Estonian Water Work Association (EVEL)
specialists’ study visit to Latvia
15-17 April 2019
- Purpose of the study visit
The main purpose of the study visit was to get an overview of the current state of water management in Latvia and to gather information on the plans that Latvians have for the future.
Knowing before the visit that the European Union support measures for Latvians opened up in the same period as in Estonia, we intended to find out during the study visit what were the technical preferences of Latvian water companies during periods of large-scale investments and how they have solved the operation of these assets today. Also, the plan was to expand our horizons in national regulations and the overall structure of water management.
And, most importantly, in addition to gathering individual knowledge, intention was to use the group’s advantage, by initiating an immediate debate on what has been seen.
- Earlier study visits by EVEL:
Kingdom of Denmark – 2014
Kingdom of Belgium – 2015
Swiss Confederation – 2016
Portuguese Republic – 2017
Republic of Finland – 2017
Kingdom of Spain – 2018
- About Latvian water management sector in general
In the majority of Latvia, the water business is carried out by companies that have been created for that activity and belong to one or more local authorities.
Ownership is related to the service area, i.e. like in Estonia, a water company usually provides services in the area in which the municipality owns the company.
In general, technical solutions and day-to-day operations in the Estonian and Latvian water sectors are quite similar. The main differences can be seen in the use of manpower and handling of sludge. The number of employees per residents served is slightly higher in Latvia, due to the fact that the service areas of Estonian water companies have become larger than in Latvia in connection with the mergers taken place over the recent years. The tendency that in merging only some of the staff working in the merged water company is taken over causes a situation where the service areas expand, but the number of employees only increase slightly, if any.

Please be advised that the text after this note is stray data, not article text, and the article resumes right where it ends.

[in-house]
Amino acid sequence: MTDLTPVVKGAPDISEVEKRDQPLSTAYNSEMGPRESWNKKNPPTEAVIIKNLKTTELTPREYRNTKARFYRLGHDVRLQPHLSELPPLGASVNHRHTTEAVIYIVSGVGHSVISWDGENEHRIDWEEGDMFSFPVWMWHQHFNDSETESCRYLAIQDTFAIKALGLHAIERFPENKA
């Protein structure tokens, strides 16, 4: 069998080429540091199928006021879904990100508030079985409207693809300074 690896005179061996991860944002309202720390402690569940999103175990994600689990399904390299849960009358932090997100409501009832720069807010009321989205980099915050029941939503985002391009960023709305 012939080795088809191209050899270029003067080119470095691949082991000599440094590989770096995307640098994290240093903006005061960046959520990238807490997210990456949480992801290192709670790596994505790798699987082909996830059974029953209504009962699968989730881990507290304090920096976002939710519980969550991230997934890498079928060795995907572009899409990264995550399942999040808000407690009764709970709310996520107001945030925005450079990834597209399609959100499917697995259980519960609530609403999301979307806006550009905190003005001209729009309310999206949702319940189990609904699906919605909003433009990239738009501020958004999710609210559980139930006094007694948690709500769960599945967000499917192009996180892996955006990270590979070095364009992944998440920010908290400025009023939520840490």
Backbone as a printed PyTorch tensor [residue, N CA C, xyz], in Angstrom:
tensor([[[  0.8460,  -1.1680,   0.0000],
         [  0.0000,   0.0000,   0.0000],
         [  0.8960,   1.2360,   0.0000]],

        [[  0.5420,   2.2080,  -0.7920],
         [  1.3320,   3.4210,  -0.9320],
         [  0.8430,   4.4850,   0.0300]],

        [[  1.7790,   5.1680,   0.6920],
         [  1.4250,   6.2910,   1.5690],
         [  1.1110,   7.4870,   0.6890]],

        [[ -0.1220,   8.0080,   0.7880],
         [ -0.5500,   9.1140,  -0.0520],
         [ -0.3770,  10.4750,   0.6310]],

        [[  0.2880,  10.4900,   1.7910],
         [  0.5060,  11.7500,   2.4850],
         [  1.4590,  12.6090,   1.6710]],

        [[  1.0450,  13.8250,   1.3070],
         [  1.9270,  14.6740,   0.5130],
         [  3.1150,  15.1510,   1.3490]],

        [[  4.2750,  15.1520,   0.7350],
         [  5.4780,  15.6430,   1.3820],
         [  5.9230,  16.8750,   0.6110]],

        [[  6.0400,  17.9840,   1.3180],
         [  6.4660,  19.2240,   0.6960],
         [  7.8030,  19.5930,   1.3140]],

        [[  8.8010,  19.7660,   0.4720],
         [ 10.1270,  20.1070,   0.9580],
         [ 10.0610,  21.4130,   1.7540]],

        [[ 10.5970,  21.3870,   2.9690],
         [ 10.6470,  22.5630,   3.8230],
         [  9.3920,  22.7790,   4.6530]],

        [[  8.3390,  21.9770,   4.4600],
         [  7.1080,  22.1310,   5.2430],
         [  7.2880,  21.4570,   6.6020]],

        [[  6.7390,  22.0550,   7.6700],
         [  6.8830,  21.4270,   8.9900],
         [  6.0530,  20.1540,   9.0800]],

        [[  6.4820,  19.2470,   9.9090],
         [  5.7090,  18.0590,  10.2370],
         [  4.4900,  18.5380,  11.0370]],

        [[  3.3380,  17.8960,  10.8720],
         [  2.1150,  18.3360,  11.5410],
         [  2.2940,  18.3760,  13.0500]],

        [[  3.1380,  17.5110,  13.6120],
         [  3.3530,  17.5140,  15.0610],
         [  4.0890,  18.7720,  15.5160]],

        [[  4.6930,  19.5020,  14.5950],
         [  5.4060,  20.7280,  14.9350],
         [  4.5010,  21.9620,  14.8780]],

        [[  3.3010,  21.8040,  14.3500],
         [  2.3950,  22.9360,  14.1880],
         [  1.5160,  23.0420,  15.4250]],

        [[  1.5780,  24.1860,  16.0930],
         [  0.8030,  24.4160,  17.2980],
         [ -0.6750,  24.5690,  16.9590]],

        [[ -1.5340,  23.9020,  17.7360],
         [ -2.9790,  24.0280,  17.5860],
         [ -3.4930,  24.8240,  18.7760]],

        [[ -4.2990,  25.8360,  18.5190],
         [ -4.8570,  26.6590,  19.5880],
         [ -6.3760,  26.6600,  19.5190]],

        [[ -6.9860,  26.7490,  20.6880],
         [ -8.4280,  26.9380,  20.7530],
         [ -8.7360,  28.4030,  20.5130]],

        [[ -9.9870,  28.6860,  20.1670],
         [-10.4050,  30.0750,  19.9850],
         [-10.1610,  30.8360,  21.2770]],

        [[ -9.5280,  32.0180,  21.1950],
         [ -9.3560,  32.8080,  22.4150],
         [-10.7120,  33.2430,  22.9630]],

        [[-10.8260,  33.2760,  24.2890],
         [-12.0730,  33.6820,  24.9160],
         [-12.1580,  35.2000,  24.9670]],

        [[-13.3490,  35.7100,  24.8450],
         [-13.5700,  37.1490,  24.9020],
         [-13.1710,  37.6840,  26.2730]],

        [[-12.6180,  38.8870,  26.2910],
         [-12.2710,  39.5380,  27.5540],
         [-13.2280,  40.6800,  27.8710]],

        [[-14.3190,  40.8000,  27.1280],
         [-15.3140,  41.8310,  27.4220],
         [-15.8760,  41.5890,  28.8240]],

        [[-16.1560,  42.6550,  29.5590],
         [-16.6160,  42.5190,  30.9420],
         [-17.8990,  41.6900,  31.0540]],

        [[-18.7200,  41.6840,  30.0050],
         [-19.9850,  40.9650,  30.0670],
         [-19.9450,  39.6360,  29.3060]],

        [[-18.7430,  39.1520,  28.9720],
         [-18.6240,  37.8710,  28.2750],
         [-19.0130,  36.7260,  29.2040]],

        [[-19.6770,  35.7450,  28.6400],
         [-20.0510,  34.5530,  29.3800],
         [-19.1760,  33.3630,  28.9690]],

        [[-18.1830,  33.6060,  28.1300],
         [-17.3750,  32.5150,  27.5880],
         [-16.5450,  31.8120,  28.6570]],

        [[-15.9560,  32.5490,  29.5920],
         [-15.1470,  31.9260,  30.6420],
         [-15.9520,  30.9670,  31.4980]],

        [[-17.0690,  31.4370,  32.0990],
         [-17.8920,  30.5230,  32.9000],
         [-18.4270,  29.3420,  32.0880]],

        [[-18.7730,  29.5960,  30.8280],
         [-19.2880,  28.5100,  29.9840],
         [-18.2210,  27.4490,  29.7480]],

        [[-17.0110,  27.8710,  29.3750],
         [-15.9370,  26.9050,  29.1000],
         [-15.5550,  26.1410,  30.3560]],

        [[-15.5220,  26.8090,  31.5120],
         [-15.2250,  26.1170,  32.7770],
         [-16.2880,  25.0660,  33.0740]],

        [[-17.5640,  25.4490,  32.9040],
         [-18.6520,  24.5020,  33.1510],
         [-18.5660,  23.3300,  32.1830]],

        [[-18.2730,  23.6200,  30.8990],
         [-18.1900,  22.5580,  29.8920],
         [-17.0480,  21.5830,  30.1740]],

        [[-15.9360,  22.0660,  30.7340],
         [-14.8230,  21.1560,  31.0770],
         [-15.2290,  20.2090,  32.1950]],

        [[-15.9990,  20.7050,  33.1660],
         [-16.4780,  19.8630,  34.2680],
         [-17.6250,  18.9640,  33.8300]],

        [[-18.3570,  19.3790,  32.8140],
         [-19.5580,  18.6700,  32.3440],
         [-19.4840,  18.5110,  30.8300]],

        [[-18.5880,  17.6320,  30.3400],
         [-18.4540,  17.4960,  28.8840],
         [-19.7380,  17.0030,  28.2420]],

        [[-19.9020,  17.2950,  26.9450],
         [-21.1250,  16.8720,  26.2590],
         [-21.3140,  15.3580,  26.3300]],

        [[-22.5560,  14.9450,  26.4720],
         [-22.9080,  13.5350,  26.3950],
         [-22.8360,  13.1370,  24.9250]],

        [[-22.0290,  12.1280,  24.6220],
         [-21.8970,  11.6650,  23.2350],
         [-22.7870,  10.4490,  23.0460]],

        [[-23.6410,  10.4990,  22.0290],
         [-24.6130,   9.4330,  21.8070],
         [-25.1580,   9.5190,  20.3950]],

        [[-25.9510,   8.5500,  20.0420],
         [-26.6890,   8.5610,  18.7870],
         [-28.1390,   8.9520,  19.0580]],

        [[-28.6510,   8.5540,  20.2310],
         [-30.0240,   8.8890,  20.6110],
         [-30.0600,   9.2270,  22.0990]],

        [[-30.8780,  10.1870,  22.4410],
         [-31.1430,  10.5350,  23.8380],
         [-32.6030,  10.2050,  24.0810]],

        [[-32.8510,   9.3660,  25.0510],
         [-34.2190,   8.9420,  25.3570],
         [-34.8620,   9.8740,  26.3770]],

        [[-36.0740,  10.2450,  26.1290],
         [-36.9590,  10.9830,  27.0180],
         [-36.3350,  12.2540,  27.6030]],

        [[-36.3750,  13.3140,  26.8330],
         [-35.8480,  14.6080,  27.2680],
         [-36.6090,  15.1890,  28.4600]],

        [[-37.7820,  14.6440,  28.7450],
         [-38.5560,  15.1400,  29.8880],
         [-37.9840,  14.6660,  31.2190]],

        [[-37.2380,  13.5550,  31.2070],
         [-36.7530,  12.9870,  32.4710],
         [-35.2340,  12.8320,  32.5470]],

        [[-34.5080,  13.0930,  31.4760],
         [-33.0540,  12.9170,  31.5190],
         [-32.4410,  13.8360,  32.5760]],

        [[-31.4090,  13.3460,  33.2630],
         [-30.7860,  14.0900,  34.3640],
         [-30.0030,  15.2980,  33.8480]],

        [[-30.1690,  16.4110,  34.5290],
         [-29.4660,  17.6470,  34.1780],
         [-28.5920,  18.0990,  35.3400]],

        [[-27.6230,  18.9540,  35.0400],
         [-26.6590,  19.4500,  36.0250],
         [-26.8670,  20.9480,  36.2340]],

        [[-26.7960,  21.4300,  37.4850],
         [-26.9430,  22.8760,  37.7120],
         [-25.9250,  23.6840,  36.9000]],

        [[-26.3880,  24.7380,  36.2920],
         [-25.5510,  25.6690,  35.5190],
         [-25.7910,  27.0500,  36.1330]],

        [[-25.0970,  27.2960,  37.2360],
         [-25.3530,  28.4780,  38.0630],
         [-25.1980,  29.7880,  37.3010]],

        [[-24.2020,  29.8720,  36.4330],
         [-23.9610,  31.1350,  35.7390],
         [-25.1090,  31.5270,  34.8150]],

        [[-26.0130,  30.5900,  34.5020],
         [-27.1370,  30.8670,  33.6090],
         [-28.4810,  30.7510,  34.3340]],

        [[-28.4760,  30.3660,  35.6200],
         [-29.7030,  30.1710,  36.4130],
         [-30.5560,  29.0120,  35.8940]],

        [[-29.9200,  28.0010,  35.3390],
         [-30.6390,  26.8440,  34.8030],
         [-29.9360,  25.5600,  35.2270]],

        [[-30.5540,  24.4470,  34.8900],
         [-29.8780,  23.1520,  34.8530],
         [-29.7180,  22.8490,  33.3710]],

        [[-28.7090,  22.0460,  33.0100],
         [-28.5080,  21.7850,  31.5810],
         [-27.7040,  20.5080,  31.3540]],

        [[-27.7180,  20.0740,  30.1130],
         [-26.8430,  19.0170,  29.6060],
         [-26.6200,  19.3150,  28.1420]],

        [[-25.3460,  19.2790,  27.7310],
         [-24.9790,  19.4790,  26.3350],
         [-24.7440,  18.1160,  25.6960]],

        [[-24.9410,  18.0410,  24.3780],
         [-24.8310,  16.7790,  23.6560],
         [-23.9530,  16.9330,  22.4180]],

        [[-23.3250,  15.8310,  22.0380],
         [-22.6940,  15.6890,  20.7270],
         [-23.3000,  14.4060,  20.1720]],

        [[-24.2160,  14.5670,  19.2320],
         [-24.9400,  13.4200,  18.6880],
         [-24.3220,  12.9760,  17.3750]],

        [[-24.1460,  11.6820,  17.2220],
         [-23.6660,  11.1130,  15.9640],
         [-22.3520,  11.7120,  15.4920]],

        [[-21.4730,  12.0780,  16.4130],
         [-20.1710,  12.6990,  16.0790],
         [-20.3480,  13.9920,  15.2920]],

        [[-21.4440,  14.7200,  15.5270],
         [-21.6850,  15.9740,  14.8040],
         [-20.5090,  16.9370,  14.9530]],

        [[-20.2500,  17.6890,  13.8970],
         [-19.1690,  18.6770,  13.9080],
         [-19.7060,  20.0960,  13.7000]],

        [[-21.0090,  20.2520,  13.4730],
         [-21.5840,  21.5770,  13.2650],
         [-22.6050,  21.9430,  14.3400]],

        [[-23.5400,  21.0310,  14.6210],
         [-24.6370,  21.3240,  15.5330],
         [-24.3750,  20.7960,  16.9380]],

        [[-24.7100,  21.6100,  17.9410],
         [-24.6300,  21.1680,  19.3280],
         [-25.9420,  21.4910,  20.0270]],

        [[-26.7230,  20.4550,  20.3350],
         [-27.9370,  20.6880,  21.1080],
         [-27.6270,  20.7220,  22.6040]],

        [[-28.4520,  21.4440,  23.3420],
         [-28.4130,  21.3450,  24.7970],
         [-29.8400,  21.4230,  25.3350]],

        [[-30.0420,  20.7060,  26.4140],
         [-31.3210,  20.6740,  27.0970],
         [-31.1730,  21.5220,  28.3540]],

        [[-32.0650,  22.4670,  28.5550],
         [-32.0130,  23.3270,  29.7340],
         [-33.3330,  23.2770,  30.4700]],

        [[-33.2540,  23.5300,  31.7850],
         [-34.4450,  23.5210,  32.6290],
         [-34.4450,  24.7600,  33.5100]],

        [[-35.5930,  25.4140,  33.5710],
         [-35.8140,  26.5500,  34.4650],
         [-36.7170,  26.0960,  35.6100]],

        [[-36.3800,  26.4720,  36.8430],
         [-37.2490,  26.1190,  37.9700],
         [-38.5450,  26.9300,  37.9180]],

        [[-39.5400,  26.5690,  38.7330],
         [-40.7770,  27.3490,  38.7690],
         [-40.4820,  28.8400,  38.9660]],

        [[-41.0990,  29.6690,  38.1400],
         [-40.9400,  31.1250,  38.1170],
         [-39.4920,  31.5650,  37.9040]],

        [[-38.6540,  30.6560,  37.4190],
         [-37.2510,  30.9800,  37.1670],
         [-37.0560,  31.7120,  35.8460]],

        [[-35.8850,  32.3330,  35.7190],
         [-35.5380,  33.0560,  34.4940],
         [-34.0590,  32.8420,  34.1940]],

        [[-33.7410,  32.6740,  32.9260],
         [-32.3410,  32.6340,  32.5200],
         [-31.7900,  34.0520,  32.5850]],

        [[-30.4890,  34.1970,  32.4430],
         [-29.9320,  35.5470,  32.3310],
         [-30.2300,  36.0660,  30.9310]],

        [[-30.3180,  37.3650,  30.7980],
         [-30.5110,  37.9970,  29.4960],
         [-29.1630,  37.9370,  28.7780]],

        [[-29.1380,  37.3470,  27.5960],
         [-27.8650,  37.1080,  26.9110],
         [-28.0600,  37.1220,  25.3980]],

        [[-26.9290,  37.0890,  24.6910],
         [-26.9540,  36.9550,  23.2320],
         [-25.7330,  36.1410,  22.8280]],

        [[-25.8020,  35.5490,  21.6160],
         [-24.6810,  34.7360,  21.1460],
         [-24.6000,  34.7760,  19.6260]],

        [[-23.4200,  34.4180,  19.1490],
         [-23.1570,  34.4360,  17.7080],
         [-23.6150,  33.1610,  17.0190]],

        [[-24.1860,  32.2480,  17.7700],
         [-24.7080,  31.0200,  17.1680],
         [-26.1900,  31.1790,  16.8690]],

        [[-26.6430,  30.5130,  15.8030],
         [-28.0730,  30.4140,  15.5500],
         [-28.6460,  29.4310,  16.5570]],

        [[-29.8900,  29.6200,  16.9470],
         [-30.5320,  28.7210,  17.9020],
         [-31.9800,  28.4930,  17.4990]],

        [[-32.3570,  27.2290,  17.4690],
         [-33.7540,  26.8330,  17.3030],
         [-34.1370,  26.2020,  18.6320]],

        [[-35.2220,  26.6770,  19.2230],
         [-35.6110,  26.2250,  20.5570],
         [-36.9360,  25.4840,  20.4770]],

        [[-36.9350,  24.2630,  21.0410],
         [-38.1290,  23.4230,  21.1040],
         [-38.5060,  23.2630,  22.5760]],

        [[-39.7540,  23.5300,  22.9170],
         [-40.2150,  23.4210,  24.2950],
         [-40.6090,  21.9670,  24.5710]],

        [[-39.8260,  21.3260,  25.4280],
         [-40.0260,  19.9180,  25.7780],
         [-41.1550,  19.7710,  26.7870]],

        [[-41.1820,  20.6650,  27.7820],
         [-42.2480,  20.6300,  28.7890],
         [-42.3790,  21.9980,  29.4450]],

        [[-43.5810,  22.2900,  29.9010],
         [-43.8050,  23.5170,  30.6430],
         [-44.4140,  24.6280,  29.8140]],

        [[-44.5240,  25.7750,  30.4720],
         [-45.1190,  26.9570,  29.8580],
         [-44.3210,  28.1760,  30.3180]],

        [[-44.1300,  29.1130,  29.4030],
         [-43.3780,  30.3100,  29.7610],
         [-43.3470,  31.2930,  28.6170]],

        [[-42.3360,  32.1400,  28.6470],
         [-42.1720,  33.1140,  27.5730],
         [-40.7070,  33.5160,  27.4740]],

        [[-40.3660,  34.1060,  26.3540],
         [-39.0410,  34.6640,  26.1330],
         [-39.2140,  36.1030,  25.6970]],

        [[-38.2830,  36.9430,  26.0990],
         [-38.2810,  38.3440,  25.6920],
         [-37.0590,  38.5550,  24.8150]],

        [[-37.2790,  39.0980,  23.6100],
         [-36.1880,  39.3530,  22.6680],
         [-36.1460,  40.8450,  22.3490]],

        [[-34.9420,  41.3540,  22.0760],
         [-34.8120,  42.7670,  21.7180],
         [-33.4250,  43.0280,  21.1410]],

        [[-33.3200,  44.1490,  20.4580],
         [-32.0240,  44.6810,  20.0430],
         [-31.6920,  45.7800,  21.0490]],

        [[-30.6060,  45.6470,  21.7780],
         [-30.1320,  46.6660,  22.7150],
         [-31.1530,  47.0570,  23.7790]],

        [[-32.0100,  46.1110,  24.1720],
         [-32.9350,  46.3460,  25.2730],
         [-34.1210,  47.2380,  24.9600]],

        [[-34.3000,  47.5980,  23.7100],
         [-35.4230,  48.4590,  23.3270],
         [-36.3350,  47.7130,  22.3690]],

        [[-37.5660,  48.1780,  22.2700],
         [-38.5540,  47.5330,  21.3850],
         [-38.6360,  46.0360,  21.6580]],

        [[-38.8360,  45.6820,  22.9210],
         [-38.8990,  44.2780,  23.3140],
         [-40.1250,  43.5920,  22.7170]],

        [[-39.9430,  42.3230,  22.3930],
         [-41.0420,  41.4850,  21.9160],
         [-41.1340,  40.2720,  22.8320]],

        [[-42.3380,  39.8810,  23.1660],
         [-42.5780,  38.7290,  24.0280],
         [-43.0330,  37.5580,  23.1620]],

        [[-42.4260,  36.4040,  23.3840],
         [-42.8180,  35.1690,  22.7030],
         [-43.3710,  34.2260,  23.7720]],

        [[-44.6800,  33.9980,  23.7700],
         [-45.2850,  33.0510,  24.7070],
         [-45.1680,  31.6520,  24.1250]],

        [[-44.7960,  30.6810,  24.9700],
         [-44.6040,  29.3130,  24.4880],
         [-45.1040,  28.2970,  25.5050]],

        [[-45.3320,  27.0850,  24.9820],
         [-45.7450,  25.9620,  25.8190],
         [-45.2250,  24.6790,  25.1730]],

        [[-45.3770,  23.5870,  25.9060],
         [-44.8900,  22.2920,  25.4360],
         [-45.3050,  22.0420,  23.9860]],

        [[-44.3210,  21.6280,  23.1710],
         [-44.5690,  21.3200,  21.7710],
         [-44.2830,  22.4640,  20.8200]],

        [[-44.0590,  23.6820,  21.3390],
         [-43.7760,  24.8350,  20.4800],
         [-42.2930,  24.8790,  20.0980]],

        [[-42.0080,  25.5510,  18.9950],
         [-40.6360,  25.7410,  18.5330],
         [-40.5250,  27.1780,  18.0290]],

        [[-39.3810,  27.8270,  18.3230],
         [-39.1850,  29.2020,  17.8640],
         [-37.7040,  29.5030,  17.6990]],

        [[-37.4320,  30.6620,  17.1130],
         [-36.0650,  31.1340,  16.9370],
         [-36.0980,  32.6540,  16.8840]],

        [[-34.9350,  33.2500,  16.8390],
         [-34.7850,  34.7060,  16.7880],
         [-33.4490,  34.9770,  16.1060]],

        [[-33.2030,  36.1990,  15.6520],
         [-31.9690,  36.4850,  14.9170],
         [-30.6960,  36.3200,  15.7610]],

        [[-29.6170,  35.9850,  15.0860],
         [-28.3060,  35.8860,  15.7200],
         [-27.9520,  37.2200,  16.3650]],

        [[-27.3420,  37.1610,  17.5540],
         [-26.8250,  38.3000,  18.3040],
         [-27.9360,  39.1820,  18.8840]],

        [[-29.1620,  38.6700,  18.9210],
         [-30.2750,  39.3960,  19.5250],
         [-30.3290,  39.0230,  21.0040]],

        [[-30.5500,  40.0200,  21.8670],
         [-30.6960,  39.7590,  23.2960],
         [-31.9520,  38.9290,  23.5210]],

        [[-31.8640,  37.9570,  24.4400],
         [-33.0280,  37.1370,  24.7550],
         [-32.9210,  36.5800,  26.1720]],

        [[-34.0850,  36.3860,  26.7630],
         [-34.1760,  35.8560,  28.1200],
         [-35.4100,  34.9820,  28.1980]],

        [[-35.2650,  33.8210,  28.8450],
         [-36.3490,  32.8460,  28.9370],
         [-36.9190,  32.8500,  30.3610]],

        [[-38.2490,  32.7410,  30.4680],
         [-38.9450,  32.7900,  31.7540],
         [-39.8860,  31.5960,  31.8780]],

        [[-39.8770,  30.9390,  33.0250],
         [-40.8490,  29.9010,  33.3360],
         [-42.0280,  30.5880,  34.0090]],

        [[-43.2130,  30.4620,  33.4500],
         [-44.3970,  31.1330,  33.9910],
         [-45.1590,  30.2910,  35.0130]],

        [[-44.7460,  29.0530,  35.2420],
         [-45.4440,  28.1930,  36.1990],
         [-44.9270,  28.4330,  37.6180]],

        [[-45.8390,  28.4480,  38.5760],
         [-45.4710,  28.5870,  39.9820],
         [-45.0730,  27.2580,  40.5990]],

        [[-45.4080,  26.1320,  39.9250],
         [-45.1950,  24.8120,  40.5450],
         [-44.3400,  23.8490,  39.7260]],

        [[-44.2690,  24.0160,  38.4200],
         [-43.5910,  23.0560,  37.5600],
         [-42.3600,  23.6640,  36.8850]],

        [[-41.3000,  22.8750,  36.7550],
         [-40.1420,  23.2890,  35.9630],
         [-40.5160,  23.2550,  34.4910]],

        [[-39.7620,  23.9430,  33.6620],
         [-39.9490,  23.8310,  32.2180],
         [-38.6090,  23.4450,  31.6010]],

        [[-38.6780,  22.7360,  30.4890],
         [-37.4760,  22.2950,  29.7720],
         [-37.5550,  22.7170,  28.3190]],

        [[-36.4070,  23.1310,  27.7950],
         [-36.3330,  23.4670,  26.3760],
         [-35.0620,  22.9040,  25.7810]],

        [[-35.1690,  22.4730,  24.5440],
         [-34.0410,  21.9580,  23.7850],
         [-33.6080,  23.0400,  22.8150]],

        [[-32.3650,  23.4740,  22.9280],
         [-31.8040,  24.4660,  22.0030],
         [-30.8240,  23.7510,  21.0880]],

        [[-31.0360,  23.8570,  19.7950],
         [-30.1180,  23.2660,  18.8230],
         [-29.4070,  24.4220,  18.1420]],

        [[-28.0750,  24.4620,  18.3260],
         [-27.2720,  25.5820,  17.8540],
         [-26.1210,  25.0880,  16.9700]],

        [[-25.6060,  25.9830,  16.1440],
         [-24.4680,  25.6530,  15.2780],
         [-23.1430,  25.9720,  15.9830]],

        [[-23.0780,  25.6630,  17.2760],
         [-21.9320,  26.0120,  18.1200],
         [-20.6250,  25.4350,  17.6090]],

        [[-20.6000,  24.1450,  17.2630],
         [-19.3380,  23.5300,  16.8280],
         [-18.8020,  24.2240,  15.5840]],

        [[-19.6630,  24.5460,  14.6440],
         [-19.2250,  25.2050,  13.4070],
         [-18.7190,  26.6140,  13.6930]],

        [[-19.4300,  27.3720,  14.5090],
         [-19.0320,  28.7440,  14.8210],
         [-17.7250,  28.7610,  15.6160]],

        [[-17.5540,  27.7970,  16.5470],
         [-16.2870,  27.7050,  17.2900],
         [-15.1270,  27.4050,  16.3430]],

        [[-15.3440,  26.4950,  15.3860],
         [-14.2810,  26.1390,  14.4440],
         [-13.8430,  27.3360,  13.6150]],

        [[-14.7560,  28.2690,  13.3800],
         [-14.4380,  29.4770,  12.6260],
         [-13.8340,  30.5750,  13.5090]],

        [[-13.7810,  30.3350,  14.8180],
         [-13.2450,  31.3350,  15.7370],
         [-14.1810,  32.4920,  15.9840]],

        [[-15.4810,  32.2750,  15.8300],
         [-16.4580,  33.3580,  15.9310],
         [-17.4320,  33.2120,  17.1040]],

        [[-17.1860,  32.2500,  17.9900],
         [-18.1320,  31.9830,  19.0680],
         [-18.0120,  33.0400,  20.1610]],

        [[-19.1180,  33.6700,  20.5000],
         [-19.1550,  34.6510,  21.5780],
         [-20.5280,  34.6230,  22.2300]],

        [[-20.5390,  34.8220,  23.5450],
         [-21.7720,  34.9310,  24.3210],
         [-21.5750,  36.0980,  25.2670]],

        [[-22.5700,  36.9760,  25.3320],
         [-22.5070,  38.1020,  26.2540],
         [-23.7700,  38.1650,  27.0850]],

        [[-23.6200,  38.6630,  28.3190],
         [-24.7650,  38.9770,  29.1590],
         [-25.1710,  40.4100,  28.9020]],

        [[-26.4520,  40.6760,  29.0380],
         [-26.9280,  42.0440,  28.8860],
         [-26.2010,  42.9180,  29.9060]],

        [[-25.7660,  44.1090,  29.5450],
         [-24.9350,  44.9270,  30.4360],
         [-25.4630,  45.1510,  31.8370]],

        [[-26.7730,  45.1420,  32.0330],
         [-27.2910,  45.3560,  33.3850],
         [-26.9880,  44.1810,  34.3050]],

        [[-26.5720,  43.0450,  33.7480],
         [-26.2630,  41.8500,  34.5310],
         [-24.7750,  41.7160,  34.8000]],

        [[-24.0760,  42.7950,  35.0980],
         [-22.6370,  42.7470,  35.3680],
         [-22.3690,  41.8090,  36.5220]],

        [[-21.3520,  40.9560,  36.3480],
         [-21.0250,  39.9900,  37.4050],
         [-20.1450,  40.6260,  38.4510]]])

It was also noticed that the Latvians use slightly simpler technology when it comes to automation and remote monitoring. This created a discussion within the group about whether sensors and automation, which are widely used in Estonia, would ensure continuity of service in the event of an interruption of electricity supply? In that case, simpler technology is an advantage. Similarly, the technology that is simpler does not need large-scale investments and further additional investments after becoming depreciated. In the wastewater treatment, classic flow-through treatment systems are prevalent in Latvia. Sequencing batch reactors that have become widely used in Estonia in recent years are not used.
The treatment of sewage sludge, which is a big concern in Estonia, has been solved in quite a simple way in Northern Latvia by directing all dewatered sewage sludge to agricultural digesters. From there on, the sludge handling becomes already a concern of the owner of a digester.
The effluent parameters are generally higher than in Estonia. In Latvian cities, the total phosphorus limit is 2 mg/l and even higher in smaller settlements.
In North Latvia, the same aquifers are used for the extraction of raw water as in Estonia and the requirements for drinking water are similar to those in Estonia.
Also, it was interesting to see that the roads in the settlements were in a better condition than the motorways.
- Day One – 15.04.2019
- Water company of the City of Valmiera – Valmieras Udens
The Valmiera Water Company provides water and sewerage services to the city of Valmiera with a population of approximately 22,000. The City of Valmiera is peculiar because the industries in the region have started building new apartment blocks to attract workforce. It is therefore an area where the population could start to increase.